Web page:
A Charlotte woman’s decision to consume at least 10 alcoholic drinks in a few hours was grossly negligent as a matter of law, and so her estate can’t sue the hotel which served her those fatal drinks under a theory of common law dram shop liability, a closely divided North Carolina Supreme Court ruled March 2.
The court at the same time declined an invitation to rule that patrons who are overserved are legally precluded from pursuing dram shop suits on their own behalves.
Thomas Davis alleged that the restaurant at the Crowne Plaza Resort in Asheville served him and his wife, Lisa, at least 24 liquor drinks on the night of Oct. 5, 2012, with his wife drinking at least 10 of those. Davis said his wife became so intoxicated that she was unable to walk to their room. Resort employees put Lisa in a wheelchair and took her to the room, and allegedly left both Davises without appropriate assistance or medical attention. The next morning, Davis woke up and found his wife dead.
Davis sued the resort, alleging common law dram shop and negligent aid or rescue. A jury resolved the negligent aid claim in favor of the resort. A Mecklenburg County Superior Court judge dismissed the dram shop claim, finding that Lisa’s own negligence in consuming so many drinks contributed to her death, but in 2016 the state’s Court of Appeals reversed the dismissal by a 2-1 margin.
In North Carolina, contributory negligence—negligent acts on the part of the plaintiff—will prevent a plaintiff from prevailing in a negligence suit if the actions of both the plaintiff and defendants rise to the same level of negligence. So if both the plaintiff and the defendant commit ordinary negligence, or if both commit gross negligence, no recovery is allowed. But recovery will be permitted if the defendant was grossly negligent while the plaintiff engaged in merely ordinary negligence.
Justice Barbara Jackson, writing for the Supreme Court’s 4-3 majority, ruled that Lisa had been grossly negligent in imbibing so many drinks, and thus the trial court had correctly dismissed her estate’s dram shop suit. Jackson said the case was controlled by the Supreme Court’s 1992 decision in Sorrells v. M.Y.B. Hospitality Ventures of Asheville, which dismissed a wrongful death claim brought on behalf of a man killed in a car crash while trying to drive home drunk. The Sorrells court held that drunk driving was grossly negligent as a matter of law.
Chief Justice Mark Martin and Justices Paul Newby and Sam Ervin joined Jackson’s majority opinion.
Justice Robin Hudson wrote a dissenting opinion arguing that a jury should have been allowed to decide whether Lisa’s actions rose to gross negligence. Hudson said the majority didn’t specify the precise actions that constituted gross negligence as a matter of law in the case, and that she saw no allegations in the complaint that would establish it.
Hudson noted that the Supreme Court had never previously decided that “drinking to the point of intoxication in a safe location, absent accompanying allegations of impaired driving or other conduct, constitutes gross negligence as a matter of law.” Justices Cheri Beasley and Mike Morgan joined Hudson’s dissent.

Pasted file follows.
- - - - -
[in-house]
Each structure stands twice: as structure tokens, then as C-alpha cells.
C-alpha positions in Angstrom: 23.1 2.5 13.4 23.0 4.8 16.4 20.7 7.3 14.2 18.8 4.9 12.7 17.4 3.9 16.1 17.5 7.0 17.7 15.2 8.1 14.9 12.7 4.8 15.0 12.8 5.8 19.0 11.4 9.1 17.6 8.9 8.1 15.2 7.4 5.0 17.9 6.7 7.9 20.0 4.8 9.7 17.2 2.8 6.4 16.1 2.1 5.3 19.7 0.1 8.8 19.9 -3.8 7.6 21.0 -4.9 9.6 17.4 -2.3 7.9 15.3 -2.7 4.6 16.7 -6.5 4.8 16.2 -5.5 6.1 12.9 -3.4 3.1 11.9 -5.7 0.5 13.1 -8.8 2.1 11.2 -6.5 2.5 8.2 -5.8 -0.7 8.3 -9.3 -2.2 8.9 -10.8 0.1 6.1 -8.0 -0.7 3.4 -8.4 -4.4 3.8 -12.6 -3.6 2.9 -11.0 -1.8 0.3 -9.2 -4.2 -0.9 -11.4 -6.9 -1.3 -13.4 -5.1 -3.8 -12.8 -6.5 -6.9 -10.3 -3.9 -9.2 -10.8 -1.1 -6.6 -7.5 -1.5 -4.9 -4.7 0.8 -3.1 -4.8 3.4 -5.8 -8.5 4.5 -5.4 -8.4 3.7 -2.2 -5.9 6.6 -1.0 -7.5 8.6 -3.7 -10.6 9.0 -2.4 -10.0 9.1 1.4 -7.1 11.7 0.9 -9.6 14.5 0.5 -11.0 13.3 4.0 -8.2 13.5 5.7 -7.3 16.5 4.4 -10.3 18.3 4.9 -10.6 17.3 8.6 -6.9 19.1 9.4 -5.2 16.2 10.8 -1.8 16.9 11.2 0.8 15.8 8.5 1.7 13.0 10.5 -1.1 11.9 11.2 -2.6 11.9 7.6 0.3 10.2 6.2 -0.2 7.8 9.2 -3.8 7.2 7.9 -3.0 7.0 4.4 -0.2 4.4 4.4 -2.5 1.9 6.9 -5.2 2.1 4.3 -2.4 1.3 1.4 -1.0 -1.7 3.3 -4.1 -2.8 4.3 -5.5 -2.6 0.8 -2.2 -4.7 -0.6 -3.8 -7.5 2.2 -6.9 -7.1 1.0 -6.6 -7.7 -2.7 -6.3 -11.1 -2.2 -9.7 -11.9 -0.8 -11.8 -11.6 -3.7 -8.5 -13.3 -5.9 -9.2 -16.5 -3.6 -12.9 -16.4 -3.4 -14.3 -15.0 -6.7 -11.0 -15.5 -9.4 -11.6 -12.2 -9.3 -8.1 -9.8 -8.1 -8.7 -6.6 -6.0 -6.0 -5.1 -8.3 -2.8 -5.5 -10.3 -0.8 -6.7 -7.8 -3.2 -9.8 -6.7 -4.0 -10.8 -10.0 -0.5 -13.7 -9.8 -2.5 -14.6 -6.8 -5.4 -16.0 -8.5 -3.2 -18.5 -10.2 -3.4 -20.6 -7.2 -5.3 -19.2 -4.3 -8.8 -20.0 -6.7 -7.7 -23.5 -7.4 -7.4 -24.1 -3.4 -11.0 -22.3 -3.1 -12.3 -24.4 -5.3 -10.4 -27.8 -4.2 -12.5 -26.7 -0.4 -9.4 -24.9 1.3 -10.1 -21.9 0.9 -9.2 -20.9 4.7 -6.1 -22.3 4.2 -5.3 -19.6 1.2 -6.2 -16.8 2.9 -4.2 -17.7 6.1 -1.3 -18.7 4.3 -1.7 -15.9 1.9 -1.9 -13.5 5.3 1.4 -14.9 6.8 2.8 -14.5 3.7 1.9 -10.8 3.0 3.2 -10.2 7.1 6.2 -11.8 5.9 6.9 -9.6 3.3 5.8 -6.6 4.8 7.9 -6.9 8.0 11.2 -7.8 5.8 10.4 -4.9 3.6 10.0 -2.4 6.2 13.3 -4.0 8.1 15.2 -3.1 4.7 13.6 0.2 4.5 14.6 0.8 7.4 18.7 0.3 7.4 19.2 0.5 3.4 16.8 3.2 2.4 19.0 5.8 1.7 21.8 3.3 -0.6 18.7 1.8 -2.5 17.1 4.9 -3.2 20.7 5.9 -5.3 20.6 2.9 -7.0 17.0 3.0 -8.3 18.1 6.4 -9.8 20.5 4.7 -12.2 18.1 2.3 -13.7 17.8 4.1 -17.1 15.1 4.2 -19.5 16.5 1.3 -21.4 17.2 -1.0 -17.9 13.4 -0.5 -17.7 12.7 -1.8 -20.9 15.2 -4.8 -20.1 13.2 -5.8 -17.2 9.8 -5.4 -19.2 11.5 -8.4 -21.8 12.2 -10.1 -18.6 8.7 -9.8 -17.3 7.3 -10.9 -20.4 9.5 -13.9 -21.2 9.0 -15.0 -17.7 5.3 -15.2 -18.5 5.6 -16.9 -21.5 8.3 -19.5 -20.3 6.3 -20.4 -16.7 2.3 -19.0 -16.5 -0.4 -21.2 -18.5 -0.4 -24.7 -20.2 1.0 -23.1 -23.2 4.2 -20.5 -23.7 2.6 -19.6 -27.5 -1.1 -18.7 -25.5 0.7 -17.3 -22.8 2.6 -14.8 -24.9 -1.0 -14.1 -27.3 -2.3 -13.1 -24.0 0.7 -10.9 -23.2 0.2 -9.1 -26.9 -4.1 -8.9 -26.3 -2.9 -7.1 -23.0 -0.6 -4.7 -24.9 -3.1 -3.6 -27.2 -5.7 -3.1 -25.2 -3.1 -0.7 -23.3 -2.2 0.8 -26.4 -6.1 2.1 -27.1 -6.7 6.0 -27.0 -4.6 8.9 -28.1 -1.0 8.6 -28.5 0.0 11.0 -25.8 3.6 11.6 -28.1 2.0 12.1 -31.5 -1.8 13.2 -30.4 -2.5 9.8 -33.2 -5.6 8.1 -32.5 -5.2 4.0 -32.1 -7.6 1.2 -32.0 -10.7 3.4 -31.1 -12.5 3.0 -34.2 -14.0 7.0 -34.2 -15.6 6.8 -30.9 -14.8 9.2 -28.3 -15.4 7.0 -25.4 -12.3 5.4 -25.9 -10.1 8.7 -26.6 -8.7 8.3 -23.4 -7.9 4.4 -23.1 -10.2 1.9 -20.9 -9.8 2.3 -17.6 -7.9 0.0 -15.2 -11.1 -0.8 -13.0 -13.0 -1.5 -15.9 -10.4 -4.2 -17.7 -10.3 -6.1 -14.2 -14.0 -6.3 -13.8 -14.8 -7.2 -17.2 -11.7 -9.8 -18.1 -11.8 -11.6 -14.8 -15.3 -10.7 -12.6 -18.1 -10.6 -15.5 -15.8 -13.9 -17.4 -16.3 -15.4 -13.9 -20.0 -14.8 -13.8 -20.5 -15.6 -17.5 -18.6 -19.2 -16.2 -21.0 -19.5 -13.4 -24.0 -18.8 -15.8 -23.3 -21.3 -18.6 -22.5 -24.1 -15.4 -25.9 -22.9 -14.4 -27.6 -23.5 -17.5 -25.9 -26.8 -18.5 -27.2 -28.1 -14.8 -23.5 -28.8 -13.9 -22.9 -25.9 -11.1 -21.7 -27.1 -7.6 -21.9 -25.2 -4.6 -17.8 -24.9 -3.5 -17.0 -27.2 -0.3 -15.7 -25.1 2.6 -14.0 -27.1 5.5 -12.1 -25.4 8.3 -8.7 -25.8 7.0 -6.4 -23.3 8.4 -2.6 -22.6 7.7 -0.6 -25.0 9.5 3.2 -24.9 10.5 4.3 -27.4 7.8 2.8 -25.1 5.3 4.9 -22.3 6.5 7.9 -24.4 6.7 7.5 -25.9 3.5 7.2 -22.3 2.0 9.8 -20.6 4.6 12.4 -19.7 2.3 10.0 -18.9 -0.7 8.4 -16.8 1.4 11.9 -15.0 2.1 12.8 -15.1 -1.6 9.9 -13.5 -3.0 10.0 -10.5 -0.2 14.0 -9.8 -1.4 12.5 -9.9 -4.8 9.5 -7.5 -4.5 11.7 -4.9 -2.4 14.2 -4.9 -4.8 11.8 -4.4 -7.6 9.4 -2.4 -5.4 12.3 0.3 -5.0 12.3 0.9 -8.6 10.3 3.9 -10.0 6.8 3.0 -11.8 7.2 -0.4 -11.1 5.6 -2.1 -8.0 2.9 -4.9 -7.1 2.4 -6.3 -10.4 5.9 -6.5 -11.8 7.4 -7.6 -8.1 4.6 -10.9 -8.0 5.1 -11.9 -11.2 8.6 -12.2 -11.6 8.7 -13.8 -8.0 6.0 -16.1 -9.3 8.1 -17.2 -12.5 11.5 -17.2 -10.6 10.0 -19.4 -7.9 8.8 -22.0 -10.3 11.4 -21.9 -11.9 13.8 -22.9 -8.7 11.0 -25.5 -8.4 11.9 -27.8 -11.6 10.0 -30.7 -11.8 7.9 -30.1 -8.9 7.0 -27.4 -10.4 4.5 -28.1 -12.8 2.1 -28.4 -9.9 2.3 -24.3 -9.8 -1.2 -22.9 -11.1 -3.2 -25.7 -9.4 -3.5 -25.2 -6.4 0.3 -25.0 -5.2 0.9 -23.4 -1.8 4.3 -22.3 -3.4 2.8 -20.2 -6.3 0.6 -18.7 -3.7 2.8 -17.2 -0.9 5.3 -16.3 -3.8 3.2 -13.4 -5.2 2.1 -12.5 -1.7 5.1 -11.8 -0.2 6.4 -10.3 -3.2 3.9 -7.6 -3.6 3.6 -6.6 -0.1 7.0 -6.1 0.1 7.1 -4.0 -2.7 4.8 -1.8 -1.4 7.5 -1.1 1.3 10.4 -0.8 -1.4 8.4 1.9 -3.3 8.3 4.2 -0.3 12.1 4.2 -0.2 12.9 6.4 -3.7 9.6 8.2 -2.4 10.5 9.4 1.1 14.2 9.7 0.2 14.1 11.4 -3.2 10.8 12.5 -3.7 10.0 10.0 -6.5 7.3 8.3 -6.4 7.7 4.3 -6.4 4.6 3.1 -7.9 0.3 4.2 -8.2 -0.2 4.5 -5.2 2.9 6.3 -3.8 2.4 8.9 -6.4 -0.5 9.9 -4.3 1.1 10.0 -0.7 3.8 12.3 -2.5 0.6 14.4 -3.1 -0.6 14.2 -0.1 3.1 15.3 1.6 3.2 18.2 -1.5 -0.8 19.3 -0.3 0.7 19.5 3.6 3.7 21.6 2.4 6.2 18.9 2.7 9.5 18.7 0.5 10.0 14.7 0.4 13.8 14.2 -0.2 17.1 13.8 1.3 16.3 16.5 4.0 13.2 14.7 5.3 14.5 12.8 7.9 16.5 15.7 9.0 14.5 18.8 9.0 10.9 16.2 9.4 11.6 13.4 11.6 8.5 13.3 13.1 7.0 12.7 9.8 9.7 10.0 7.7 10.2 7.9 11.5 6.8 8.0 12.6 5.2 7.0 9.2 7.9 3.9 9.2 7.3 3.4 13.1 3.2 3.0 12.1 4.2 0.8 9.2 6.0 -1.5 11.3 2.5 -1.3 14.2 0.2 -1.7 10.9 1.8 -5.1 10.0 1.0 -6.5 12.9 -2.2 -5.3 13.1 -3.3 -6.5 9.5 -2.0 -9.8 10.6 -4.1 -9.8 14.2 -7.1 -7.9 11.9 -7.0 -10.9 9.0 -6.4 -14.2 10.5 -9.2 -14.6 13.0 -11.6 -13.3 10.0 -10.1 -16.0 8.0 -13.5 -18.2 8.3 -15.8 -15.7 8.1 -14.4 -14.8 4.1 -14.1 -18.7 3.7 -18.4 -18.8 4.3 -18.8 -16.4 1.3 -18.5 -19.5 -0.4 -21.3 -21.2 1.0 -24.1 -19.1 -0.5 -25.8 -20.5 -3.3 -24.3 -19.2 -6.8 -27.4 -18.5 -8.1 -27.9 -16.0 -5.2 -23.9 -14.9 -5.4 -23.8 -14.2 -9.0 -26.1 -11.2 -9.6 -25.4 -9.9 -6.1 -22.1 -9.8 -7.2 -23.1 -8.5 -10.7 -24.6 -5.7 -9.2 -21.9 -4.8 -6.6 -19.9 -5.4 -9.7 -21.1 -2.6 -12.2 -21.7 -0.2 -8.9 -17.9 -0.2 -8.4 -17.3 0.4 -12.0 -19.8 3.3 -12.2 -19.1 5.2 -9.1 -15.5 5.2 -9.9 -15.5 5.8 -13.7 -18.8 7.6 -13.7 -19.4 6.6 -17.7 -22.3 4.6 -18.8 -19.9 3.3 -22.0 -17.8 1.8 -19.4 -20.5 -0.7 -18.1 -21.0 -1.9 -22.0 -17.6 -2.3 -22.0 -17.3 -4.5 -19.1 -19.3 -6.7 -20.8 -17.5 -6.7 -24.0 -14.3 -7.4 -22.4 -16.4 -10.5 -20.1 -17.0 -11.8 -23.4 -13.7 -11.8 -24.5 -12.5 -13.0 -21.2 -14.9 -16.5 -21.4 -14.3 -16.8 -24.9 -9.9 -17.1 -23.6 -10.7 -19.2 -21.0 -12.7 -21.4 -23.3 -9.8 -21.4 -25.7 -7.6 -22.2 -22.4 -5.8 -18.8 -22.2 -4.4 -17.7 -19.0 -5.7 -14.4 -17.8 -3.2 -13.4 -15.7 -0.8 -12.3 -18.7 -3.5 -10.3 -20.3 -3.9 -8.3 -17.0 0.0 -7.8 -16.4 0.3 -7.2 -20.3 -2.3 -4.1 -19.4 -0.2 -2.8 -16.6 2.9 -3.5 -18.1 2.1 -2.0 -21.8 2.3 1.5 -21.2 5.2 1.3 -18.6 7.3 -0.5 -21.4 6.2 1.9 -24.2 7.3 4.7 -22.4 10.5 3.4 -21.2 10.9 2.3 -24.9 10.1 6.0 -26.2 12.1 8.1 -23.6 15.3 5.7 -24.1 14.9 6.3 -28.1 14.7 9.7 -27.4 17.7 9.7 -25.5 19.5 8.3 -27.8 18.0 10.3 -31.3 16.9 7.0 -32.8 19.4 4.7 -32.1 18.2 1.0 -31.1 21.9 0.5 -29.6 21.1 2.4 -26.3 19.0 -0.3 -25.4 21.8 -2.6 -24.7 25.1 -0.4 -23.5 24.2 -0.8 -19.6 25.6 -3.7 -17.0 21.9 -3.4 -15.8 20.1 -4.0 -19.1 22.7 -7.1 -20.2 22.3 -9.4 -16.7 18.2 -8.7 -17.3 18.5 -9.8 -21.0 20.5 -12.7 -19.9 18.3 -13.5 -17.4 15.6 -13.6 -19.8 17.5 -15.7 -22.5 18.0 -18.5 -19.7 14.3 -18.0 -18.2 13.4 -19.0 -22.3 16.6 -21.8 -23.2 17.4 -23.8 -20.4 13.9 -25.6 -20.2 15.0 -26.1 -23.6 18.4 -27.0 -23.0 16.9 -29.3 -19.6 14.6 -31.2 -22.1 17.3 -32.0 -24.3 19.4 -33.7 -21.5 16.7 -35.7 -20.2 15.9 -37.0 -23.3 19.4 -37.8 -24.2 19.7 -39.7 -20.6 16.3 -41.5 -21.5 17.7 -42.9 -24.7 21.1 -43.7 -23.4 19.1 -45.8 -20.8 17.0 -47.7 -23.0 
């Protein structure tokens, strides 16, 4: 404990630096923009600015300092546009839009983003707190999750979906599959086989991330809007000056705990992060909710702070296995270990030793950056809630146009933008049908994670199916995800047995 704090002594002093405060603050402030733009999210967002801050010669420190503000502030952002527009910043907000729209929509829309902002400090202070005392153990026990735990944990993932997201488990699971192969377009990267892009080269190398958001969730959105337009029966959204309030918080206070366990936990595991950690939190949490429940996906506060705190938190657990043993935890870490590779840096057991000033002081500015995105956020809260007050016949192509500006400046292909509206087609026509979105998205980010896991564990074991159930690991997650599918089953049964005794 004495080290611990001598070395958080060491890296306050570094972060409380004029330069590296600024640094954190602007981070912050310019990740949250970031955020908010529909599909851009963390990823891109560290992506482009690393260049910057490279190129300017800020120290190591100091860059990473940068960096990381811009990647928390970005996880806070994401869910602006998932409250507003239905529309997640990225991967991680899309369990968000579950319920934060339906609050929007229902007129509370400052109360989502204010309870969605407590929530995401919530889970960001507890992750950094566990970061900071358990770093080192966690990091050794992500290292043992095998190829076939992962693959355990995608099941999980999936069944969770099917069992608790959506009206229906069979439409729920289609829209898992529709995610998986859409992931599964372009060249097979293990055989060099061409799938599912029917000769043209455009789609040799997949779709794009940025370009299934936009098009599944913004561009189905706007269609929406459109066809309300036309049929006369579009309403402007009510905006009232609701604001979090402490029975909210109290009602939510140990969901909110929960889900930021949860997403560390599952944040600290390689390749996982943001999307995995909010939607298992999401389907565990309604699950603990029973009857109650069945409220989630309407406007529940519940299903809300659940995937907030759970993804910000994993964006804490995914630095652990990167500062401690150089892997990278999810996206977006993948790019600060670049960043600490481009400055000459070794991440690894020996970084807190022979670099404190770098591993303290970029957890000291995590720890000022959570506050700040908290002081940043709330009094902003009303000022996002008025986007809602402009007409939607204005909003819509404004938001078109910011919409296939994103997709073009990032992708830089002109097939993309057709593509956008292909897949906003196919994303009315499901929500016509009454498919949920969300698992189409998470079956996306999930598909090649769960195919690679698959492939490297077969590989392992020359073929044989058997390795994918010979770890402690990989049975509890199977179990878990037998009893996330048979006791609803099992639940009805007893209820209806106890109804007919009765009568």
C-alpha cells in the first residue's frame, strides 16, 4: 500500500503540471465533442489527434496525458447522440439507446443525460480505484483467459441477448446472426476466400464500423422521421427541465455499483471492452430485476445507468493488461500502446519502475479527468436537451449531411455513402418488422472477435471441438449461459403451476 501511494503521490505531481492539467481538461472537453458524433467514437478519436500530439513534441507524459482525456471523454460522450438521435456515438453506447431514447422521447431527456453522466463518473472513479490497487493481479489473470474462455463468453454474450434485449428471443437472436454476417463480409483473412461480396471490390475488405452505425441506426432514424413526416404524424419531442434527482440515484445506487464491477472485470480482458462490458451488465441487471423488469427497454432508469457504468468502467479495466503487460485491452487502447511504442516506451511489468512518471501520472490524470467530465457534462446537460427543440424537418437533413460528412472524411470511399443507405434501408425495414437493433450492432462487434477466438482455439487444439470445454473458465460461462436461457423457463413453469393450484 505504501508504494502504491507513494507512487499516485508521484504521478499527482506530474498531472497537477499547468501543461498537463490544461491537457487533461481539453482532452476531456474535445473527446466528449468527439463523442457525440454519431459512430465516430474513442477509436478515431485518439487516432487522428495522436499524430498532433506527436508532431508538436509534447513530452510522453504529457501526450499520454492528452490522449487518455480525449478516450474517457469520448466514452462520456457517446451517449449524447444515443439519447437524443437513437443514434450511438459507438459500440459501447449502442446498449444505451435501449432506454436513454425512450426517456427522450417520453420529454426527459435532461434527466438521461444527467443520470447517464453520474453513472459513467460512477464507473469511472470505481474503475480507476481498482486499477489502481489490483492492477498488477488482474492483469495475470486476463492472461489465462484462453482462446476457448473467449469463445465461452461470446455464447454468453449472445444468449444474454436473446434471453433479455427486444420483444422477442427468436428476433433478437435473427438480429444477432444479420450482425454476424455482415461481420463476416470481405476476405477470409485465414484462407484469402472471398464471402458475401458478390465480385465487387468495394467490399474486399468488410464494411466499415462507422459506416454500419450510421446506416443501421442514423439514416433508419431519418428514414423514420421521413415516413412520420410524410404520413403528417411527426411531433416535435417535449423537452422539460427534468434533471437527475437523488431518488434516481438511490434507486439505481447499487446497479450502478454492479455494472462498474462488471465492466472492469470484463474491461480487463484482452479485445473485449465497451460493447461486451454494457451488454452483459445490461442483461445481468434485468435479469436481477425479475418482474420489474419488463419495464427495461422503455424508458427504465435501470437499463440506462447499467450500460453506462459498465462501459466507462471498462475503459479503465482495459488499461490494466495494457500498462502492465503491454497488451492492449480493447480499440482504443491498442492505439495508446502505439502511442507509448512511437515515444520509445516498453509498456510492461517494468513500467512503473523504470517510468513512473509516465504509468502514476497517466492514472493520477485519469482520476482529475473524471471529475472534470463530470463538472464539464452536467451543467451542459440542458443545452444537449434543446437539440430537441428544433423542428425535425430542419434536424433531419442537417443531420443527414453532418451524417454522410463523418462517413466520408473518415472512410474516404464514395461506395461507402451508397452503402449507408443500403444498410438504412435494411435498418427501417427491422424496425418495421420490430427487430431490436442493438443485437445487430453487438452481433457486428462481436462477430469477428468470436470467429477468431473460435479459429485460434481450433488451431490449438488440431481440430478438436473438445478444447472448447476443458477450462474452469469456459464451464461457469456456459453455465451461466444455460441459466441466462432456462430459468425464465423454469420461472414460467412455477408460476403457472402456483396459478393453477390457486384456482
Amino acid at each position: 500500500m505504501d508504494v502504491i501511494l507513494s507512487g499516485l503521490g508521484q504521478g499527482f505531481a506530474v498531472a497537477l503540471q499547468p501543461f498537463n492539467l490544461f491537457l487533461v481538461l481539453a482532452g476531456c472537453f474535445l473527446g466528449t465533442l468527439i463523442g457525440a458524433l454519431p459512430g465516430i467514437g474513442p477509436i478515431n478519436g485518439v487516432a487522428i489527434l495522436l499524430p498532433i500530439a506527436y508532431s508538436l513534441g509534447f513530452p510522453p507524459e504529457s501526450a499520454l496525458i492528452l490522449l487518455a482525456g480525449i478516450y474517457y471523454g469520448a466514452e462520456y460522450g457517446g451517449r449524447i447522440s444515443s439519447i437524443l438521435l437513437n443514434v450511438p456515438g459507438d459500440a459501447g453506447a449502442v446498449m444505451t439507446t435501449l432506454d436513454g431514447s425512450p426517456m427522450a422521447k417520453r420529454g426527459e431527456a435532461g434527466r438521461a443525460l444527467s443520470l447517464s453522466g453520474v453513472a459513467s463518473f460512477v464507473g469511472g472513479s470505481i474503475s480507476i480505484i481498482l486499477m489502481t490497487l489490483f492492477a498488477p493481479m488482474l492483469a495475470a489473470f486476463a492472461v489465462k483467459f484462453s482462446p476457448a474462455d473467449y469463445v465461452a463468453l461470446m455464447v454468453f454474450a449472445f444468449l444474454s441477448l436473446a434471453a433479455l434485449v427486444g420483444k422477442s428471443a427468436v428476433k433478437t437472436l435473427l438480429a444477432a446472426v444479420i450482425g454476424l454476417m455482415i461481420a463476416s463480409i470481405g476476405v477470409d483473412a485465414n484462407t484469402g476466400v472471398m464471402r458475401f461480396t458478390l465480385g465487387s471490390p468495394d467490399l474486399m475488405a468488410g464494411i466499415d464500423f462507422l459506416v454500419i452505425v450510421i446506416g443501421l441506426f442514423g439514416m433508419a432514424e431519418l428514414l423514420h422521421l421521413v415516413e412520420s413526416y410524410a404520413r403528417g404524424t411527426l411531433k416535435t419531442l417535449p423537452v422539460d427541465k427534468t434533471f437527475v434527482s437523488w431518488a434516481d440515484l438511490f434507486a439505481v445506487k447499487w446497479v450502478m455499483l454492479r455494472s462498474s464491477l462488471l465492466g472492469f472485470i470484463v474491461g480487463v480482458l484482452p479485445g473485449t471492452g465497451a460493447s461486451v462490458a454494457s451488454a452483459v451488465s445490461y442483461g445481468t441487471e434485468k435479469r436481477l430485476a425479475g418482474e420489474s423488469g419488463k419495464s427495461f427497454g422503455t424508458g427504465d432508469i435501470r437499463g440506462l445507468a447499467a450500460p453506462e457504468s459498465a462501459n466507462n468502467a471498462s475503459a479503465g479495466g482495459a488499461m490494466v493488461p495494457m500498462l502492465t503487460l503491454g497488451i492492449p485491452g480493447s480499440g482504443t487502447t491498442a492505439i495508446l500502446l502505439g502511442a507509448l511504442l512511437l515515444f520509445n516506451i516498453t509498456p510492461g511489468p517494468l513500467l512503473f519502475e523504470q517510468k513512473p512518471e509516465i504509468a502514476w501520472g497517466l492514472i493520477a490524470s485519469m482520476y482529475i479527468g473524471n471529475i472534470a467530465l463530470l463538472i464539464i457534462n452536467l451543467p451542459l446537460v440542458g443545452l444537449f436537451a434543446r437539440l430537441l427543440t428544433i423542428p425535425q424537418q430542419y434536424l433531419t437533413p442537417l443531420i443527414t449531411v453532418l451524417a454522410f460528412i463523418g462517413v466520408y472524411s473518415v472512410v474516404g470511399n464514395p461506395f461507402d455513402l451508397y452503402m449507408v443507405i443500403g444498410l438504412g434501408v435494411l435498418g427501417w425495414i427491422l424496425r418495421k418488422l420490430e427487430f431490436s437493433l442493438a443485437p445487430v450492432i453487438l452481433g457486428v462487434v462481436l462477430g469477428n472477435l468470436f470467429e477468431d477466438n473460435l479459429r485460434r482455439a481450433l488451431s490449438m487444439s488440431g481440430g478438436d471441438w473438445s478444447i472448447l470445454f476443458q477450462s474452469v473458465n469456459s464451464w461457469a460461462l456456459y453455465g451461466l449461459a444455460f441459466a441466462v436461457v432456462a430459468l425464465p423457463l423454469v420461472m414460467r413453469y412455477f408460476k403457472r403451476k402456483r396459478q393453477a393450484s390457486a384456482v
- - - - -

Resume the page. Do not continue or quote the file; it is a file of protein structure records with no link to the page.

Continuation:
Dram shop suits are typically brought against a tavern by third parties who’ve been injured by a drunk driver. Davis’ suit was atypical in that it was a first-party cause of action, meaning that it was brought directly on behalf of the person who’d been served too many drinks. Because the court ruled that the estate could not recover due to contributory negligence, it did not consider a request by Crown Plaza to decide whether North Carolina even recognizes a first-party cause of action for dram shop liability. Hudson wrote in her dissent that she would have reached the issue.
Ike Northup of Hall Booth Smith in Asheville represented the Crowne Plaza Resort. Northup said that while he thought the court had reached the proper result, he wished it had addressed Crowne Plaza’s issue about the viability of first-party dram shop lawsuits. Although Davis’ claim was ultimately barred, Northup said the case was fact-specific—it’s unclear how a court might rule if, he gave as an example, a patron was only mildly overserved and injured themselves falling down a staircase or something similar.
“To me, the court had the opportunity to say that a first-party cause of action does not exist, and they declined to take that opportunity,” Northup said.
Charles Monnett of Charlotte represented the Davis estate. Monnett said that the Supreme Court has defined gross negligence as “wanton conduct done with conscious or reckless disregard for the rights and safety of others,” and that while drunk driving clearly did meet that definition, he felt the facts of his client’s case were distinguishable from those in Sorrells.
“How can you say she was grossly negligent when she didn’t do anything that exposed anyone else to harm?” Monnett said. “The only thing Mrs. Davis did is consume alcohol. There was no other negligence. I don’t see how that rises to the level of gross negligence.”
Monnett also noted that North Carolina is one of only four states that still apply a pure contributory negligence doctrine to negligence cases. In that context, he said, he was surprised that in this case the court had chosen to expand the doctrine rather than place boundaries on it.
The 13-page decision is Davis v. Hulsing Enterprises, LLC (Lawyers Weekly No. 010-008-18). The full text of the opinion is available online at nclawyersweekly.com.
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